Swee(t)Art covers the San Francisco Fine Art Fair
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Note: This is an unusual entry for me…but then, this is the first Art Fair in SF in Ten Years, it is all unusual. I normally don’t cover non-Swee(t)Art events. My regular tone is as a guy who makes art, loves art, and advocates for a specific list of artists. While I do curate multiple venues in the Bay Area, I don’t really consider myself a gallerist per se, although I refer to myself as one later in this posting. My only true vocation has always been painting. -Obi.
Last weekend was all about the Art Fair at Fort Mason. Some people went for after-opening parties Friday night. Some local gallery owners, who I like to consider friends (at least Facebook friends) had to work all damn weekend chasing what? The sale? Hopefully. Maybe something more a kin to community, or even some kind of art-zeitgeist; I think this type of fair-thing has been chasing the ghost of NY Amory show when that changed the art world, of what, 1906? Has there been a good one since? I don’t know.
I liked it. I was feeling good. I was promoting a bunch of indie artshows that I am curating at different venues and I was out to meet people. It was Sunday morning and the Marina looked shiny under the clear sky after a freak week of May rain. I was impressed at the scope and diversity of the fair. I didn’t count them all, but off hand there was probably over a hundred participating galleries, over half of which where from California, some from England, some from NY a bunch from LA and lo and behold a few from Oakland!
This was an area called the Collector’s Lounge. I dumped a bunch of Swee(t)Art postcards here. I did see a huge spike in website hits on Monday and Tuesday after the Fair closed; A note to guerilla marketers.
I asked a bunch of peers this week about the fair and the two stand out responses were 1. “There was a lot of lobby art there.” A predominant Oakland artist said this…nope, not naming names. I am guilty of liking lobby art, because it is populist and democratic. What this artist might have said, I believe, is that it was hard to find freaky art from minds and hands doing their own thing, striking out in their own direction. There was a lot of derivative expressionist art…2. “It was just a fair.” A local Gallery Owner said this…again, not naming names. What I believe they could have been expressing is that fairs, whether they are art fairs, crafts fairs, street fairs whatever, perhaps the venue mode in general needs reexamining. There is a mall like experience of walking from one stall to the next, examining the merchandise. Is that the ideal art experience? Maybe if you are trying to sell and only trying to sell. Even so, if it is a mall, it is the best mall in the Universe! Take for instance, Svea Lin Soll, owner/operator of Swarm Gallery in Oakland. An almost minimal merchandising of paintings and drawings with only subtle color palettes: always consistent and gorgeous.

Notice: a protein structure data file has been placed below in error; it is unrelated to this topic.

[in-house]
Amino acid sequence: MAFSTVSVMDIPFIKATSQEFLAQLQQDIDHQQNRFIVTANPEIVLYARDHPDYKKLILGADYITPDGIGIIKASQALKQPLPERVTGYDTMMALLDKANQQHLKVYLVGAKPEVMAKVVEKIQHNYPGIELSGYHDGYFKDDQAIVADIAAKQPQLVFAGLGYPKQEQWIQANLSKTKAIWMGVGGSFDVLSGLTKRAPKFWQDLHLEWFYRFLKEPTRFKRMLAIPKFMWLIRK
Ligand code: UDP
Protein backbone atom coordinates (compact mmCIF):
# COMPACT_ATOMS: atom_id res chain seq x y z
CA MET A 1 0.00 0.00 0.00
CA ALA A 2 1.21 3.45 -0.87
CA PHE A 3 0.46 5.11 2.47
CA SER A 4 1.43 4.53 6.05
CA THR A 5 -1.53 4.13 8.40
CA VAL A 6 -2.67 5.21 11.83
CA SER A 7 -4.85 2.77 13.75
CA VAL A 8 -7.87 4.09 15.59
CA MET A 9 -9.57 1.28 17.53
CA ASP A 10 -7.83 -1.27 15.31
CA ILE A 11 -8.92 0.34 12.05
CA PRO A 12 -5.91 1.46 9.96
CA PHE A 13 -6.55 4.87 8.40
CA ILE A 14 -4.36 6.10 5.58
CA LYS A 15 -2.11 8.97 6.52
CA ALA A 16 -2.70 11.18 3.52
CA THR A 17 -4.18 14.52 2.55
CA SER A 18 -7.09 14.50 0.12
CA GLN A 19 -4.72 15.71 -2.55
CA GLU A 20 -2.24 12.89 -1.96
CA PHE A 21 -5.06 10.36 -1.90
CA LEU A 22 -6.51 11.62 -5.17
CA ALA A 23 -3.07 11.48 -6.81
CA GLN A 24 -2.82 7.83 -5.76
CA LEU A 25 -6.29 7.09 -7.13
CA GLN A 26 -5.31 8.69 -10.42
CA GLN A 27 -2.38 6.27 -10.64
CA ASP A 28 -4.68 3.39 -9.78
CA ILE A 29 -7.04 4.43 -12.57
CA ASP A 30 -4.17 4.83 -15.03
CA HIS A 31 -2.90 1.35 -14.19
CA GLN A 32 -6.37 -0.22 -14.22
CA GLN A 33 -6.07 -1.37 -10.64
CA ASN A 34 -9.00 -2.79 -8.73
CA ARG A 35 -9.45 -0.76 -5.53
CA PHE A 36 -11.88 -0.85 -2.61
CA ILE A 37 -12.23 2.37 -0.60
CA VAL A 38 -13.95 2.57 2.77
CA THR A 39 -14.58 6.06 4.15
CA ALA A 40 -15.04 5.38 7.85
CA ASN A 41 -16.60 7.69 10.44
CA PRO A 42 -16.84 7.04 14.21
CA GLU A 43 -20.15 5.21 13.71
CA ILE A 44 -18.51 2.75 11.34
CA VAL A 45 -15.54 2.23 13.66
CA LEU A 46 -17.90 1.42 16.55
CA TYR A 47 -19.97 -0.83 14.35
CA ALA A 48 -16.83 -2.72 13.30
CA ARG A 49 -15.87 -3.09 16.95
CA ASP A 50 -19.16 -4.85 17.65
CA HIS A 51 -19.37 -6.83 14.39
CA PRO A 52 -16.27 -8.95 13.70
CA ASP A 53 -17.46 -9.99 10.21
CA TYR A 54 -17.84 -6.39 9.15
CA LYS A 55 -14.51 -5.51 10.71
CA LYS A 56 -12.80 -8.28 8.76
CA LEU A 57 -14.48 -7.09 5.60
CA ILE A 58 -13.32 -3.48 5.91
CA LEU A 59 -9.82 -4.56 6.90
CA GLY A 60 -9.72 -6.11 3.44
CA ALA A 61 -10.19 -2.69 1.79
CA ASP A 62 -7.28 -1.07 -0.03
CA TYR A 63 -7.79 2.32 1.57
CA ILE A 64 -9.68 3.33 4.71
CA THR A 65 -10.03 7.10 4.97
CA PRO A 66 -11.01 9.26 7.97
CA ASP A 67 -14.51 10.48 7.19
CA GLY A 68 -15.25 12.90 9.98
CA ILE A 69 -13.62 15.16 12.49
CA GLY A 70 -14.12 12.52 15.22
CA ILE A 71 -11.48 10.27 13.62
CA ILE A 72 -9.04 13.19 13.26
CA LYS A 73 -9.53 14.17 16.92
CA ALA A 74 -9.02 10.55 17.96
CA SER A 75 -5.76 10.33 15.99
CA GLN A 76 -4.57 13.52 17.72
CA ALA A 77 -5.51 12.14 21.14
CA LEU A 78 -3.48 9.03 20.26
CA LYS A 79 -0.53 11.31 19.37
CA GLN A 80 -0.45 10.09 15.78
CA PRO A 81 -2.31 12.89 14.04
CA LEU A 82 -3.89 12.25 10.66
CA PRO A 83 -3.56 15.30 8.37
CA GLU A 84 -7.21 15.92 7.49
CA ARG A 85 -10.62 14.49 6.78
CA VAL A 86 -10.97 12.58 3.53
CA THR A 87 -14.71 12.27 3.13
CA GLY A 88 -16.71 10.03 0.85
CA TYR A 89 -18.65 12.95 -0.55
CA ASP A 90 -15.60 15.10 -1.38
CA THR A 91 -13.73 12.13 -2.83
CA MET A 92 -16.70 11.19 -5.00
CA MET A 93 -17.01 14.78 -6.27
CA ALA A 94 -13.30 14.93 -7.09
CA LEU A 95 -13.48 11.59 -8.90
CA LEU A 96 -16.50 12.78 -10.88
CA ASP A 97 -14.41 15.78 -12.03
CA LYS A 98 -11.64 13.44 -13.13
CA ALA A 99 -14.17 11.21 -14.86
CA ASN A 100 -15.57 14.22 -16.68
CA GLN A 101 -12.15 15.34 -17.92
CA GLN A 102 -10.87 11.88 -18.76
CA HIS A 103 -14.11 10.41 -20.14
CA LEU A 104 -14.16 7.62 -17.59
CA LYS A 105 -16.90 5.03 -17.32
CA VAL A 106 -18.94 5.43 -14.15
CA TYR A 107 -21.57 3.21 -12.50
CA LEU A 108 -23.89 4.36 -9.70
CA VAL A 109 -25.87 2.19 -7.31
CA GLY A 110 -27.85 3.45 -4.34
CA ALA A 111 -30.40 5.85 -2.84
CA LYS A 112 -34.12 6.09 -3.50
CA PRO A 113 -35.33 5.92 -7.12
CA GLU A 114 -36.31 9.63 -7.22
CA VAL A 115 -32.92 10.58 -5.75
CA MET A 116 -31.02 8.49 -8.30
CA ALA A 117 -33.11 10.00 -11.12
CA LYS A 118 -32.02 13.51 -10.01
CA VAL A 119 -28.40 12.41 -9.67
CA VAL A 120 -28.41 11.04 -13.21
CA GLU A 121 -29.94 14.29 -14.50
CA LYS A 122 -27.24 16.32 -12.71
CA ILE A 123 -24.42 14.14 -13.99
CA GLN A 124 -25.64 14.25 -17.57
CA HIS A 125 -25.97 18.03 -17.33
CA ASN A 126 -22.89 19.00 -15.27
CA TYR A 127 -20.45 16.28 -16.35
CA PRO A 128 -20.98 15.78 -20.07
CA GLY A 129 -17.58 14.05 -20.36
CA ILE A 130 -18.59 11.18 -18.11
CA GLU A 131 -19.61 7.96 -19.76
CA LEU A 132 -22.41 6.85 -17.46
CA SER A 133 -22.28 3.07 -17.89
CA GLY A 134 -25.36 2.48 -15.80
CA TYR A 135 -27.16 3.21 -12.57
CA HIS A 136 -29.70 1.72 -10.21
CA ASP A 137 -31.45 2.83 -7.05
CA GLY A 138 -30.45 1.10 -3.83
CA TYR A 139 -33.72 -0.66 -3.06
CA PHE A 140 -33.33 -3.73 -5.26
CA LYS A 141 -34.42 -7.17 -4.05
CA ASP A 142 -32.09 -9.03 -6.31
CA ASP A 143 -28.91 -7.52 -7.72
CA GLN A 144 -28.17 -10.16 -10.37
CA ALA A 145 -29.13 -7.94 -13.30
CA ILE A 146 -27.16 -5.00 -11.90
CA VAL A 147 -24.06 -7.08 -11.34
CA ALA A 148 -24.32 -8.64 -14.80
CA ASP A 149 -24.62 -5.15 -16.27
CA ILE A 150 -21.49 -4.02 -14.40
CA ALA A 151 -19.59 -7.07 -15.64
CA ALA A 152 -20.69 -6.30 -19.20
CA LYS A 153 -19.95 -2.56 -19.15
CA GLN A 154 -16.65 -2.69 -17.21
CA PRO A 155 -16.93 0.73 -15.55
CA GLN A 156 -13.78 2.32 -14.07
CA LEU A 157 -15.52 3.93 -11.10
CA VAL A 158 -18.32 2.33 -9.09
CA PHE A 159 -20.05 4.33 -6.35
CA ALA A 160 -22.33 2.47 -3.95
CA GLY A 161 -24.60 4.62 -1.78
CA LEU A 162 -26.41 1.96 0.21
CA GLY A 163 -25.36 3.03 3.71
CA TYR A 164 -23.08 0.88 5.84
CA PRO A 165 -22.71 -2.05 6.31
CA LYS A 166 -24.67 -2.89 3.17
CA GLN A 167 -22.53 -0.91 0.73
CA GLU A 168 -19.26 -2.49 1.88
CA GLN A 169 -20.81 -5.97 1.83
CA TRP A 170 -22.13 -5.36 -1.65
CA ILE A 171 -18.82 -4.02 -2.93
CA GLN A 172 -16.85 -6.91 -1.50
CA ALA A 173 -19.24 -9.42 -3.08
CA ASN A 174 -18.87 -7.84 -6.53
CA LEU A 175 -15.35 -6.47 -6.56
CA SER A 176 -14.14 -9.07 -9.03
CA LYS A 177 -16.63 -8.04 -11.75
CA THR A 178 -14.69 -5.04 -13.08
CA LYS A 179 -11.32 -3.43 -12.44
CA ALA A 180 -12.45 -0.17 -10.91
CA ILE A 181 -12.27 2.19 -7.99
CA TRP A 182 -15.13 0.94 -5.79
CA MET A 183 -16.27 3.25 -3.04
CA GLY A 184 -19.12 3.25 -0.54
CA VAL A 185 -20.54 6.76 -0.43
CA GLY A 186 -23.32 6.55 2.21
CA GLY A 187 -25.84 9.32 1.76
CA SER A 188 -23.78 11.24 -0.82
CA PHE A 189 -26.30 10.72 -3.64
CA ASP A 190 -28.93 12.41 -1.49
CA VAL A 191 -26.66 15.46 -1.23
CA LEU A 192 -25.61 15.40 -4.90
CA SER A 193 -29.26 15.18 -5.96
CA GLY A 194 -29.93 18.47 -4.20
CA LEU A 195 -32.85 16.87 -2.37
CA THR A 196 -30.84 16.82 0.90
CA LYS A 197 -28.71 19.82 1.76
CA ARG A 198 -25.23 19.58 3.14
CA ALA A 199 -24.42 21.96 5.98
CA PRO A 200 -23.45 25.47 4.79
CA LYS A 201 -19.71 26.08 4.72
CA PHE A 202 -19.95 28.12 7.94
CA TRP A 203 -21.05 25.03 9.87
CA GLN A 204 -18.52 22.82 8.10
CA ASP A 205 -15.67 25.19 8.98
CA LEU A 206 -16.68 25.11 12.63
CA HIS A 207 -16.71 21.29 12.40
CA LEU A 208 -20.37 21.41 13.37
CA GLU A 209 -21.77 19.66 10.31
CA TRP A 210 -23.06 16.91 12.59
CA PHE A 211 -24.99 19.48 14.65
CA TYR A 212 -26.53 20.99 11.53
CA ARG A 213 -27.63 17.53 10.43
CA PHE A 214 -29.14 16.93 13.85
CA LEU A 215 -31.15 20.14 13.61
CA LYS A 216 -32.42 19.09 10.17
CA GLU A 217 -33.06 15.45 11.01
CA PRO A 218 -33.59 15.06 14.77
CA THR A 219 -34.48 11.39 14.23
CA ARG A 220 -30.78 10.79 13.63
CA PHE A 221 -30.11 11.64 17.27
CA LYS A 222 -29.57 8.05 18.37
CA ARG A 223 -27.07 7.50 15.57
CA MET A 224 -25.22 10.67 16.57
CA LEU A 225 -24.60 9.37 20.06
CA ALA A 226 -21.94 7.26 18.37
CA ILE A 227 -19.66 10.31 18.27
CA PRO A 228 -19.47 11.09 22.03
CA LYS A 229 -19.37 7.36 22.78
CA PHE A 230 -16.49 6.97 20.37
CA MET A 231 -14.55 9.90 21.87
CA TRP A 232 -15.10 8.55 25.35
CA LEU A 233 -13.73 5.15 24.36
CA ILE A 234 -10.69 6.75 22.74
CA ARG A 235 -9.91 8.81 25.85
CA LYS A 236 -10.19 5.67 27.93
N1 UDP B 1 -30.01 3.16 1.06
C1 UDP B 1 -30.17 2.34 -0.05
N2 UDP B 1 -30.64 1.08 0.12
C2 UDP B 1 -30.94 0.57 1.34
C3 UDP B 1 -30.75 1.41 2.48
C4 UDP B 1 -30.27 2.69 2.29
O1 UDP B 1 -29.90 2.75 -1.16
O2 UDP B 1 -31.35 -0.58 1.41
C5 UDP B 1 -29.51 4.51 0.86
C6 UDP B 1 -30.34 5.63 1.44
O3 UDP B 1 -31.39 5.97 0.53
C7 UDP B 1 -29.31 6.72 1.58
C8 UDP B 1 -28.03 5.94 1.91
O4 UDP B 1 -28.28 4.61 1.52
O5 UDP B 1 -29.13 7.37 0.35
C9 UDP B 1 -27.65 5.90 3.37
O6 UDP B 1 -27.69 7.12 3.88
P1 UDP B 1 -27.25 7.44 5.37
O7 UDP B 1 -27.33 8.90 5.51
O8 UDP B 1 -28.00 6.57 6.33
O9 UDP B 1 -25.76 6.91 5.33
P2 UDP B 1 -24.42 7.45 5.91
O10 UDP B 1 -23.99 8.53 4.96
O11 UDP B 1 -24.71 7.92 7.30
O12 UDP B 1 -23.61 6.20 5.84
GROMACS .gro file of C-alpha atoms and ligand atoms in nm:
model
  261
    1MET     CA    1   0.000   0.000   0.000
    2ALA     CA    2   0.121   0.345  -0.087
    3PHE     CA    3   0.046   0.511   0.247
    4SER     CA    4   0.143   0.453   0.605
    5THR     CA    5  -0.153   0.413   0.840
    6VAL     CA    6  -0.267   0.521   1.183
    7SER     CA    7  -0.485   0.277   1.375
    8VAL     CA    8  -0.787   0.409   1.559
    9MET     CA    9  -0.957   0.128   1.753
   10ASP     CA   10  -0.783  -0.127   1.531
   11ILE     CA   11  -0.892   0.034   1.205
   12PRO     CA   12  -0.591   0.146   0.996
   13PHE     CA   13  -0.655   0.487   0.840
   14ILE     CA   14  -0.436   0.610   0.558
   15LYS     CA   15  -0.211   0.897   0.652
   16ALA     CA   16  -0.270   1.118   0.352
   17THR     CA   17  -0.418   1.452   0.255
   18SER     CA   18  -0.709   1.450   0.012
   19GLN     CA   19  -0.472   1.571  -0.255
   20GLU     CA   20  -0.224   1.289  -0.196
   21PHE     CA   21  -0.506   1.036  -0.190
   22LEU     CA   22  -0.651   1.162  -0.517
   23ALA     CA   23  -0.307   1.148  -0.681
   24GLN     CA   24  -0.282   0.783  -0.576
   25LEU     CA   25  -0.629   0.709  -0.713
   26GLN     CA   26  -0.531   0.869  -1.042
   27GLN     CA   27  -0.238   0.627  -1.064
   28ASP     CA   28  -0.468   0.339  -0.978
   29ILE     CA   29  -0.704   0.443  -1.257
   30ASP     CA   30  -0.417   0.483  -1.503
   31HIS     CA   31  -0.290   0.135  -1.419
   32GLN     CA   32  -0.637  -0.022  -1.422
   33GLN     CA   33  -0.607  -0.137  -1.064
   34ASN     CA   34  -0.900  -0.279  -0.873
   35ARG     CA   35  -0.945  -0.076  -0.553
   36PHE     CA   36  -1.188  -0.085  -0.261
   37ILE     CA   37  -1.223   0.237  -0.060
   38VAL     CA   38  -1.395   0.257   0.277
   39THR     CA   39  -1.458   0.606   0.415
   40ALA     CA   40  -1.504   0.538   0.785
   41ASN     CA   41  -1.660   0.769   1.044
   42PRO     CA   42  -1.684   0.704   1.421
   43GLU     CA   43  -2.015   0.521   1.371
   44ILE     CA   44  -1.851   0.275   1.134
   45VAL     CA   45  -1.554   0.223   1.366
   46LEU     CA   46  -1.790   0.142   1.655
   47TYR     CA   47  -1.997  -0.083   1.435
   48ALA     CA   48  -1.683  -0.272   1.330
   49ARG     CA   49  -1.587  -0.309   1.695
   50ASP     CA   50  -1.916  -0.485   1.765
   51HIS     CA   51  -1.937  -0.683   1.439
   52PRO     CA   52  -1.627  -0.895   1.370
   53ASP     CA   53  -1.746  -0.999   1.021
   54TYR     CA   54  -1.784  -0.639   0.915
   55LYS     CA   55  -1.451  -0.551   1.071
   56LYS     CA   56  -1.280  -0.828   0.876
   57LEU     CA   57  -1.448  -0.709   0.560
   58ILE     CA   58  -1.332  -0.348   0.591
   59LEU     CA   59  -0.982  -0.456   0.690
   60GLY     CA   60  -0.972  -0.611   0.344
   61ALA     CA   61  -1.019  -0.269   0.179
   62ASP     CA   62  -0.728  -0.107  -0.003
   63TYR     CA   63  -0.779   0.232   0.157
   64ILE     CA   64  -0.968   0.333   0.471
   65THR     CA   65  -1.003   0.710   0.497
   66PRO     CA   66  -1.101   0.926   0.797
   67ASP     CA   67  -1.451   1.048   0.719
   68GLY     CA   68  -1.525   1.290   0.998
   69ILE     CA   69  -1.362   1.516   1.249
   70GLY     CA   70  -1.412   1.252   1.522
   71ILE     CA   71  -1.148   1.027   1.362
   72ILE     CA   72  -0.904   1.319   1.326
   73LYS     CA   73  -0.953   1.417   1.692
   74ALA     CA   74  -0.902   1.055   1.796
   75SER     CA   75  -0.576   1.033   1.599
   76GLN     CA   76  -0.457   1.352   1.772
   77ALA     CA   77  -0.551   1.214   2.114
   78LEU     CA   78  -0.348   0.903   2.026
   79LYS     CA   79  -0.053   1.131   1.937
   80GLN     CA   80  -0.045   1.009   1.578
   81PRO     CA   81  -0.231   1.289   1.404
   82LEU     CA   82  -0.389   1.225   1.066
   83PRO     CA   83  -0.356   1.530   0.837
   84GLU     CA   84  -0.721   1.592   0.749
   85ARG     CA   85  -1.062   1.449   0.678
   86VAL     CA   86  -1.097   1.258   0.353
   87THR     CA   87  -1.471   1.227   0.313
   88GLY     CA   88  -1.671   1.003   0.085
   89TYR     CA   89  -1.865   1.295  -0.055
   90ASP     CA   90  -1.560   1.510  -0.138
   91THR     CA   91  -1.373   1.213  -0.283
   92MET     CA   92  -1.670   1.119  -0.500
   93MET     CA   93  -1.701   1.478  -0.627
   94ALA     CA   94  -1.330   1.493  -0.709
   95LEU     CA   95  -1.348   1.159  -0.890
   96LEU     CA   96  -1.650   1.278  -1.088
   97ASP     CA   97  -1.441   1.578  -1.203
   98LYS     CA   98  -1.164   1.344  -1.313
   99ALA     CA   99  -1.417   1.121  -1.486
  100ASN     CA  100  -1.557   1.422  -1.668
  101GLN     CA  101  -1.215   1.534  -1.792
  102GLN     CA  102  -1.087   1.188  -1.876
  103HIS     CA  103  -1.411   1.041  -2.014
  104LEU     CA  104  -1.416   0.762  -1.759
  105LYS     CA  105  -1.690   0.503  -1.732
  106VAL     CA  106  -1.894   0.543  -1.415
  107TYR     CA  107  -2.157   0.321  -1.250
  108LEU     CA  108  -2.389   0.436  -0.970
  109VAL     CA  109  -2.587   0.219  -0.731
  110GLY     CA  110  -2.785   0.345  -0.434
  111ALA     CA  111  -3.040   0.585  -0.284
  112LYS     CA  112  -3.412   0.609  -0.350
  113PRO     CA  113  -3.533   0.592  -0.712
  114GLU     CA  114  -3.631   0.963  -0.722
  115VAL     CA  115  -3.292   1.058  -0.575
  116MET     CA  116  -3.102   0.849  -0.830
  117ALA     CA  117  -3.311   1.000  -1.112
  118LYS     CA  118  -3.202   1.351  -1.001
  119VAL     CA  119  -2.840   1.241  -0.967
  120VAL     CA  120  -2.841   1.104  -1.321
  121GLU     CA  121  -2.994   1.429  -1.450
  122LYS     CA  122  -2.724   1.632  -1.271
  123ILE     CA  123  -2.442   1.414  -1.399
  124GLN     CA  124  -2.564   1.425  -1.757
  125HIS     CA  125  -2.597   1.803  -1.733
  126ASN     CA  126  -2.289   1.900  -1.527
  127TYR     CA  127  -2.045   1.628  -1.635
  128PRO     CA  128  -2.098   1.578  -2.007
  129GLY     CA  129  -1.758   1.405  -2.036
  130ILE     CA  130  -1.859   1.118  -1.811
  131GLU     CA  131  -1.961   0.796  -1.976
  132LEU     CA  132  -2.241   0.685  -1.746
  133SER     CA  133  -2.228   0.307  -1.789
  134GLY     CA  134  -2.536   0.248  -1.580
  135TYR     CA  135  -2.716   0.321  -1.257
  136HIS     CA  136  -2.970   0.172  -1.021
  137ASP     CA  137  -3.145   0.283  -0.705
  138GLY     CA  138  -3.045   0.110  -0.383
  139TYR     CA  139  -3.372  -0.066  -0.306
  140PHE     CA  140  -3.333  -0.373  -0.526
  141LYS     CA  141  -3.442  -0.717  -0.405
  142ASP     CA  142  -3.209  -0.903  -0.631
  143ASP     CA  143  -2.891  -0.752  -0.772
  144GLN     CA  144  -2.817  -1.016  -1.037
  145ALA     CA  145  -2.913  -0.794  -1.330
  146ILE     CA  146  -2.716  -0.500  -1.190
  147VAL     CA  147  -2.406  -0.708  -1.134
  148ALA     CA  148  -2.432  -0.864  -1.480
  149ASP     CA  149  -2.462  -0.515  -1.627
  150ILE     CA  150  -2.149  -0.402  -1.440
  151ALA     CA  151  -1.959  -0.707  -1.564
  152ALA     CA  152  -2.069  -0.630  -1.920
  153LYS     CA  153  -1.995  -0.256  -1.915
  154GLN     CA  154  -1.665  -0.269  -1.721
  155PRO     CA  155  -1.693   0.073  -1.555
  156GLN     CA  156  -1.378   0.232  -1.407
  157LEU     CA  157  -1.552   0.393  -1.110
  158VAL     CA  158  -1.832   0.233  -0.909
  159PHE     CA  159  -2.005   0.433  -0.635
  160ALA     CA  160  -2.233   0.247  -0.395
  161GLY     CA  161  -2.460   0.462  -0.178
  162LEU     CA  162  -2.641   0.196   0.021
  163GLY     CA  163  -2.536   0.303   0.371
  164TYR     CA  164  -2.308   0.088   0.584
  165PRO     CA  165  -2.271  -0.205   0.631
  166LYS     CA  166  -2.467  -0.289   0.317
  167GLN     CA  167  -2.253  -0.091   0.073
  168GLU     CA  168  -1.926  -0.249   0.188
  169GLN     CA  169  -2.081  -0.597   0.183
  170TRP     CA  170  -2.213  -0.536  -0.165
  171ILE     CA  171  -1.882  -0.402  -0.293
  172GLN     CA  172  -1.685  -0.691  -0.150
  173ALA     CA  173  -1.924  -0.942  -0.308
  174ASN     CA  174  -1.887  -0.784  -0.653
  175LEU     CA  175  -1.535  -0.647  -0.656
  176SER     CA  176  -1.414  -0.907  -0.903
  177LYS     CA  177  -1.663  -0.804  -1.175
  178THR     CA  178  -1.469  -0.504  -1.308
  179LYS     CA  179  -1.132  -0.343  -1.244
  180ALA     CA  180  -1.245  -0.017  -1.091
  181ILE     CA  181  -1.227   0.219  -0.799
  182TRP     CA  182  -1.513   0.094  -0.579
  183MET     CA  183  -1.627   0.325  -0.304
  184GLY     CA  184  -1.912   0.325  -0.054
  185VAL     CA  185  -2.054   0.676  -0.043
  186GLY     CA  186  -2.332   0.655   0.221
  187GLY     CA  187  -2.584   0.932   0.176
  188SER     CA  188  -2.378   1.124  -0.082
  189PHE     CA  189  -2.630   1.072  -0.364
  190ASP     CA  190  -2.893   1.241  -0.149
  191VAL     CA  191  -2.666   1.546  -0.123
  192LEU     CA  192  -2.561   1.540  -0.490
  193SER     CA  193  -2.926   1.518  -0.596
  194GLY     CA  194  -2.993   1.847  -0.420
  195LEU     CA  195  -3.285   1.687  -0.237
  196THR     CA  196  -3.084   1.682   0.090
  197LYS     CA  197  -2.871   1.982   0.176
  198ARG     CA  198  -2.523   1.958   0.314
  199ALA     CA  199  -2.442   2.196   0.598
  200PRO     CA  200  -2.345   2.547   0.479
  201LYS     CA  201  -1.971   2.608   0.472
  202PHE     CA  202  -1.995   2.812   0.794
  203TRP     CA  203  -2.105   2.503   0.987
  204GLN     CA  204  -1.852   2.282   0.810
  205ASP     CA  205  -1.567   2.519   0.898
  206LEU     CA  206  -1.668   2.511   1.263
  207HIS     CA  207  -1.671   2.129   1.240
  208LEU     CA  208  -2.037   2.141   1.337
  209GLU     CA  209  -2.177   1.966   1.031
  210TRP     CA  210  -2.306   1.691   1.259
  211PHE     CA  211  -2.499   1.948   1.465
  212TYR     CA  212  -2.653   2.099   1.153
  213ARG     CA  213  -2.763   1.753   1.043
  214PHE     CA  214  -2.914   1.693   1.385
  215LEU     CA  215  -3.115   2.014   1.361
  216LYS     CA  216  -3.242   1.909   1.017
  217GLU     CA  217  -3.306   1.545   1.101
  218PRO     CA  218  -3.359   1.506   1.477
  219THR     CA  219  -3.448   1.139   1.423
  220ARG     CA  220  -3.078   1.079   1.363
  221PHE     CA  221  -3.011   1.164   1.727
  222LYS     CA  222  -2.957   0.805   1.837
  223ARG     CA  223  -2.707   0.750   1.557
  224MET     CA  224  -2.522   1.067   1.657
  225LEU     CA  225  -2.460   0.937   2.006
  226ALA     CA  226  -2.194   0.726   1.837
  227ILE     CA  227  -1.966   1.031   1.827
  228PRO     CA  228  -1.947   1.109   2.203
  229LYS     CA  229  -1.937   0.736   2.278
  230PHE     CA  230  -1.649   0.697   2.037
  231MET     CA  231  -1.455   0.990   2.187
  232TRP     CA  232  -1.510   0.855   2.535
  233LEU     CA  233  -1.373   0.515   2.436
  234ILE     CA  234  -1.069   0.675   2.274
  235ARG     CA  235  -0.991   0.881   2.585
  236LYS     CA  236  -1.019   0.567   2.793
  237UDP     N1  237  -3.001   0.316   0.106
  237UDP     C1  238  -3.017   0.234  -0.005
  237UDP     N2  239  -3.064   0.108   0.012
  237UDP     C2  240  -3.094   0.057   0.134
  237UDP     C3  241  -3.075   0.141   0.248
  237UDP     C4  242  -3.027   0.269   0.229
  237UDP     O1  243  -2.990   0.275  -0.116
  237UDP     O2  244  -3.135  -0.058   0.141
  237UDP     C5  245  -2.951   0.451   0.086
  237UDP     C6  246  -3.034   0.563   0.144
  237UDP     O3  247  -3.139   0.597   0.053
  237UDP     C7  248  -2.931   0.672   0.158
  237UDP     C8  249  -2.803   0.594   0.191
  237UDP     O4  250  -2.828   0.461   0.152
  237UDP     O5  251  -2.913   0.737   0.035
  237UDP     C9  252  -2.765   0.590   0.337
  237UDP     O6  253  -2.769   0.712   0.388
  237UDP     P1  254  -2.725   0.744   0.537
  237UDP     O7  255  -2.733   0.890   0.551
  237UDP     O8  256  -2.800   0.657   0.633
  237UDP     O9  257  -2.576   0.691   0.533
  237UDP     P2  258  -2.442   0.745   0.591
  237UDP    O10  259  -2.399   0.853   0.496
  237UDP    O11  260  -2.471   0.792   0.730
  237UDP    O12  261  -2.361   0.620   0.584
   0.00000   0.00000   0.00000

above, Joseph Smolinksi with Swarm Gallery
Jack Fischer and his wife Valerie. Jack has been a hero of edgy, relevant, often outsider art for a long time. Plying his trade from the unusually sized corner gallery at the 49 Geary. Now he has got a new space, a lot more artists and windows! Same address.
Bernardo Roman Palau, at Jack Fischer Gallery
James Westwater at Richard Levy Gallery, Albuquerque, NM
Rex Ray at Gallery 16. This is the biggest Rex Ray piece I have ever seen in person. Sumptuous work from a gallery that has an extraordinary catalog. I got a great print catalog from them, full of an amazing portfolio spectrum of artists.For free! It is all about the schwag.
Deborah Oropallo at Gallery 16
Simon Birch at Carmichael Gallery
Antonio Cortez with Art Zone 461
Agelio Batle at Art Zone 461
There was a large collection of Clare Rojas paintings at Gallery Paule Anglim. I asked Alli to pick out her favorite and this was it.
Brion Nuda Rosch at Baer Ridgway
Chris Duncan at Baer Ridgway
Chandra Cerrito of Chandra Cerrito Contemporary decked out her space with the art of one artist: Jenn Shifflet. I loved it: an Oakland gallery and an Oakland artist.
I think Hilary Pecis and the whole Guerrero Gallery scene has an amazingly innovative edge right now. It feels new, it feels real, it feels street, it feels fine art.
It was interesting going from one gallery owner to the next and introducing myself and finding that the nicest, most down to earth guys are the folks I already respected the most. Michael Rosenthal is a very good example of this: friendly and warm…obviously deeply believing in the art and the artists, a nice inspiration for a young gallerist like myself.
Megan Whitmarsh expressionist embroidery is fun, stylish and rocking.
There were so many wonderful artists: names I knew, names I didn’t. The best reward, the best thing you can hope for from an art fair if you are young and broke and just love art is when you find an artist who you find an artist you love who you have never heard of before. It happened to us. Alli says “I found Alison Pebworth, so the day was a success!” It could be she is a bit more discriminating than I am.